Bitcoin (BTC) remains in a state of calm, but not social media. Ever since Facebook CEO Mark Zuckerberg shared the pic of his pet goat named Bitcoin on Tuesday, the Crypto Twitterati are abuzz with speculation and predicting a moon shot for the biggest cryptocurrency by market value.
But one analyst studying patterns in price charts says the cryptocurrency may suffer a deeper pullback before resuming the uptrend. The prediction is based on the MACD histogram's recent drop below zero (bearish turn) on the weekly price chart.
"The weekly MACD rollover reflects a loss of intermediate-term momentum that increases risk the recent price range resolves to the downside," Katie Stockton, founder and managing partner of Fairlead Strategies, told CoinDesk in an email.
MACD, which is the shortened form of "moving average convergence divergence," is an indicator widely used to gauge trend strength and trend changes. The indicator's cross below zero is taken to represent a bearish reversal, while a move into the positive territory signifies bullish trend change.
Having crossed below zero in mid-April, the histogram is now lowest since April 2018, implying the strongest bearish signal in three years.
The MACD has been a fairly reliable indicator of intermediate price action in the past. For example, the cryptocurrency charted significant price declines after the MACD crossed bearishly in 2014, November 2018 and August 2019 (represented by vertical lines in the above chart).
Thus, the possibility of a deeper bull market drawdown cannot be ruled out. "We are watching $42,000 as support," Stockton said.
Other technical indicators are also pointing to near-term pain. For example, Fairlead's weekly note published Monday cited an active "sell" signal from the "DeMARK Indicators" as a cause for concern for the bulls along with the MACD's bearish turn.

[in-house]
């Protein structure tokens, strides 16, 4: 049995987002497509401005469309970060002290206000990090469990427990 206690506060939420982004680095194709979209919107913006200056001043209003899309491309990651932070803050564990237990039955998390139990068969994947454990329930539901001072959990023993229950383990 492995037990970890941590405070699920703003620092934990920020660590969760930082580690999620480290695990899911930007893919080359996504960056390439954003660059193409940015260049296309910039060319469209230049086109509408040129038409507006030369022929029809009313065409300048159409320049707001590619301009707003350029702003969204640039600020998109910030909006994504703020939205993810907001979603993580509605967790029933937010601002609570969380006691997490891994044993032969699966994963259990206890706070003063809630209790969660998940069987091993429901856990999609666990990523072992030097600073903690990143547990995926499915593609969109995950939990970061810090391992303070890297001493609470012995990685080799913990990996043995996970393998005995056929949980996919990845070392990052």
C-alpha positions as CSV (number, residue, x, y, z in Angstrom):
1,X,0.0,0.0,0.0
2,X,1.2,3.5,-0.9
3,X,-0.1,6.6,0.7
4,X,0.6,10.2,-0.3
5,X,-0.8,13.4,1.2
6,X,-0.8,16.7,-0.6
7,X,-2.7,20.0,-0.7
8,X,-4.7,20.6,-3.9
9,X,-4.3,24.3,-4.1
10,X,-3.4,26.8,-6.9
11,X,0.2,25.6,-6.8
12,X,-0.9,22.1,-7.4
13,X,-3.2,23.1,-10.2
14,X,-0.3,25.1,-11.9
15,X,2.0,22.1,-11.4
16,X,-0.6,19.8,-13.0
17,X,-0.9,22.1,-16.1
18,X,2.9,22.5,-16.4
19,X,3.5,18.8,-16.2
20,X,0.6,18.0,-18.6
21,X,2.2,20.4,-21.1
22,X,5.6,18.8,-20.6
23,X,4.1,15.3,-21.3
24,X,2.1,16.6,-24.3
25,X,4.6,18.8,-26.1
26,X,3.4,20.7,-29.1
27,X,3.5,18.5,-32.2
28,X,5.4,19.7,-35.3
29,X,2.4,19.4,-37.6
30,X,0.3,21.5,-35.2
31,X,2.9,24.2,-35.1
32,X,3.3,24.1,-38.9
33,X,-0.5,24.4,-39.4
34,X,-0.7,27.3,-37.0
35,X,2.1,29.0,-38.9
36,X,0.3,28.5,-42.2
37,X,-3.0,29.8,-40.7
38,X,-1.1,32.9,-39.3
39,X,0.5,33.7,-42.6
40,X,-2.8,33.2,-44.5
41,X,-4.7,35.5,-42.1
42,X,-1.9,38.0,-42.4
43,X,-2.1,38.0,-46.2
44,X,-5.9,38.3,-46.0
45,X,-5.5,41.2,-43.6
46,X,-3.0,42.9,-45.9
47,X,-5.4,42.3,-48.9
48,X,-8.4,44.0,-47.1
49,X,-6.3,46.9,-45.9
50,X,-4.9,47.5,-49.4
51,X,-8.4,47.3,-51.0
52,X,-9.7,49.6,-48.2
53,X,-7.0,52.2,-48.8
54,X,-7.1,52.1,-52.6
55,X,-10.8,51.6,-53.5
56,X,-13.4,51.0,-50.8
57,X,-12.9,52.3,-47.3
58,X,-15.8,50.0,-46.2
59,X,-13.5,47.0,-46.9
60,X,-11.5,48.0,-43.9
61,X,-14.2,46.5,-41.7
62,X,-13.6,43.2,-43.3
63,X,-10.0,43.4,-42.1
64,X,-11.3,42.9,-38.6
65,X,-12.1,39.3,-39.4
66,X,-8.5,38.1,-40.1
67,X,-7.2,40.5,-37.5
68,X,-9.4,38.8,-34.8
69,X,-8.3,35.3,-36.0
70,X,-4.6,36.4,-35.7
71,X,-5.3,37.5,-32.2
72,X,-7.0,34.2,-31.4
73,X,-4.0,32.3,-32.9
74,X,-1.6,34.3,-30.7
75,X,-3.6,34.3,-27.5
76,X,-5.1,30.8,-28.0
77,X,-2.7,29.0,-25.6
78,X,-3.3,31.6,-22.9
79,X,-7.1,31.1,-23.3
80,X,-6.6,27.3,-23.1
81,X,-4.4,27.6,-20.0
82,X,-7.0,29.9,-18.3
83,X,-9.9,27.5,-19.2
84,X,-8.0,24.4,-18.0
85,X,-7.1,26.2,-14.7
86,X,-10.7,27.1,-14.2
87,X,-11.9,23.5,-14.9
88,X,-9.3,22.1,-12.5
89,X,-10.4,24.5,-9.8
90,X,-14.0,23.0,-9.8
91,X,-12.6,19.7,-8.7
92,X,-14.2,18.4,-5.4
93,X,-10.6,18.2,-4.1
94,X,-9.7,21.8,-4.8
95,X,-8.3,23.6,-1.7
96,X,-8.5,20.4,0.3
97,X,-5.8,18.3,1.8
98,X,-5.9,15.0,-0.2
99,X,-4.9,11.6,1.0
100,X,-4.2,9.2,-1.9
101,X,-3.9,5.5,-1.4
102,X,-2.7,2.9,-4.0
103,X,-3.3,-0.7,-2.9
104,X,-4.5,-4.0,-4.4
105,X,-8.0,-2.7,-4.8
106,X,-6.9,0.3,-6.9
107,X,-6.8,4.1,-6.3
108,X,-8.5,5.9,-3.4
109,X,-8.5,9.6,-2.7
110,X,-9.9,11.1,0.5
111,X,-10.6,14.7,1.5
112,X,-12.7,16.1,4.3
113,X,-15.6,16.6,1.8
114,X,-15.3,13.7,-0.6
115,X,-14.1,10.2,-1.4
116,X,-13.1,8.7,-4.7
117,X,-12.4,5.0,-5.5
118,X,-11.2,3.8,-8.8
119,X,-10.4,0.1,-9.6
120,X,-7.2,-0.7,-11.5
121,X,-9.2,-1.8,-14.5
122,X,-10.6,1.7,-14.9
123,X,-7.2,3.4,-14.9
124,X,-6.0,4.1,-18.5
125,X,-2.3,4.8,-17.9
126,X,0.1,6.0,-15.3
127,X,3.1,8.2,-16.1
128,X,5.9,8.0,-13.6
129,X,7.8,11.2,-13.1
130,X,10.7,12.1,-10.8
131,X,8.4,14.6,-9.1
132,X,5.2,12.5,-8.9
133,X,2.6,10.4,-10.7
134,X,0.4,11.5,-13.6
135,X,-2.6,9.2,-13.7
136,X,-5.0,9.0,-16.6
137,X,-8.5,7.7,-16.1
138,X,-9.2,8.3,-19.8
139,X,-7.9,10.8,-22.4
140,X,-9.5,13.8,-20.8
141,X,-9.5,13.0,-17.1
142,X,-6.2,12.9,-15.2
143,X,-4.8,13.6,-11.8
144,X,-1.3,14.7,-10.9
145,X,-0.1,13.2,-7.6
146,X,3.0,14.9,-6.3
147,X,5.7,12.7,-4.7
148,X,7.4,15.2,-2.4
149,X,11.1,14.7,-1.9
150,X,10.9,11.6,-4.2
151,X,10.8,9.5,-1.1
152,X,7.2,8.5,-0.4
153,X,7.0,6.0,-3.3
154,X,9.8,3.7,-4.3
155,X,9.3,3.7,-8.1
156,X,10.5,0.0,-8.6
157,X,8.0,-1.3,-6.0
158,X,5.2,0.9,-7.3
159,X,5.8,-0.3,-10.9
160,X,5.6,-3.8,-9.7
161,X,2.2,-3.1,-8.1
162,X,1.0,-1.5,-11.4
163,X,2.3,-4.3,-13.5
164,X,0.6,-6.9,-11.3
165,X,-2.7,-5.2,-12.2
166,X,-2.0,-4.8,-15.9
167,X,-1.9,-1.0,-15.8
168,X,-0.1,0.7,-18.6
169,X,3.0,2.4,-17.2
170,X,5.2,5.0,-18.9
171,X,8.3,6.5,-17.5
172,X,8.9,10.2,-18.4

According to Investopedia, DeMark indicators compare the most recent maximum and minimum prices to the previous period's equivalent price to measure the demand of the underlying asset.
"With the weekly MACD on a 'sell' signal and an active 'sell' signal from the DeMARK Indicators (mid-April), it will be difficult for resistance in the $62K-$65K area to be surmounted," Stockton said in the weekly note.
Bitcoin's bull market has already slowed, with prices stuck largely in the range of $50,000 to $60,000 over the past two months. The retail-led rally to record highs above $64,000 seen ahead of Coinbase's Nasdaq debut on April 14 was short-lived.
The cryptocurrency was showing few signs of life on Wednesday despite speculation that Facebook may follow the U.S. electric car maker Tesla's lead and add the cryptocurrency to its balance sheet.
"We may see a series of announcements of bitcoin purchases from institutions like Facebook soon," Ki Young Ju, CEO of the blockchain analytics firm CryptoQuant, tweeted. "Institutions have been accumulating bitcoin in the $48,000 to $60,000 range since February."
Bitcoin was trading near $56,300 at press time, having printed a high of $58,041 early today. Buyers have recently failed to keep gains above $59,000, while the downside has been restricted near $53,000.
The cryptocurrency may pick up a strong bid if the likes of Facebook disclose or announce plans to invest in bitcoin, as anticipated by Ju.
"The fact that bitcoin continues to fail at resistance at $58,000 is not a good sign, and the visuals now hint at a head and shoulders top," said Bill Noble, chief technical analyst at Token Metrics, a cryptocurrency research company.
A potential drop to $48,000 would mark the completion of the head-and-shoulders pattern. A break below that level would open the doors to $30,000, according to Noble.
That said, both Stockton and Noble are long-term bulls and expect price dips, if any, to recharge engines for a continued bull run.
"With bitcoin and ether, we believe that you should not sell the dip," Noble said. "So, I would focus less on major topping formations and more on horizontal support points to get involved."
CORRECTION (May 12, 15:54 UTC): A previous version of this article misidentified the source of the final quote. This article has been corrected.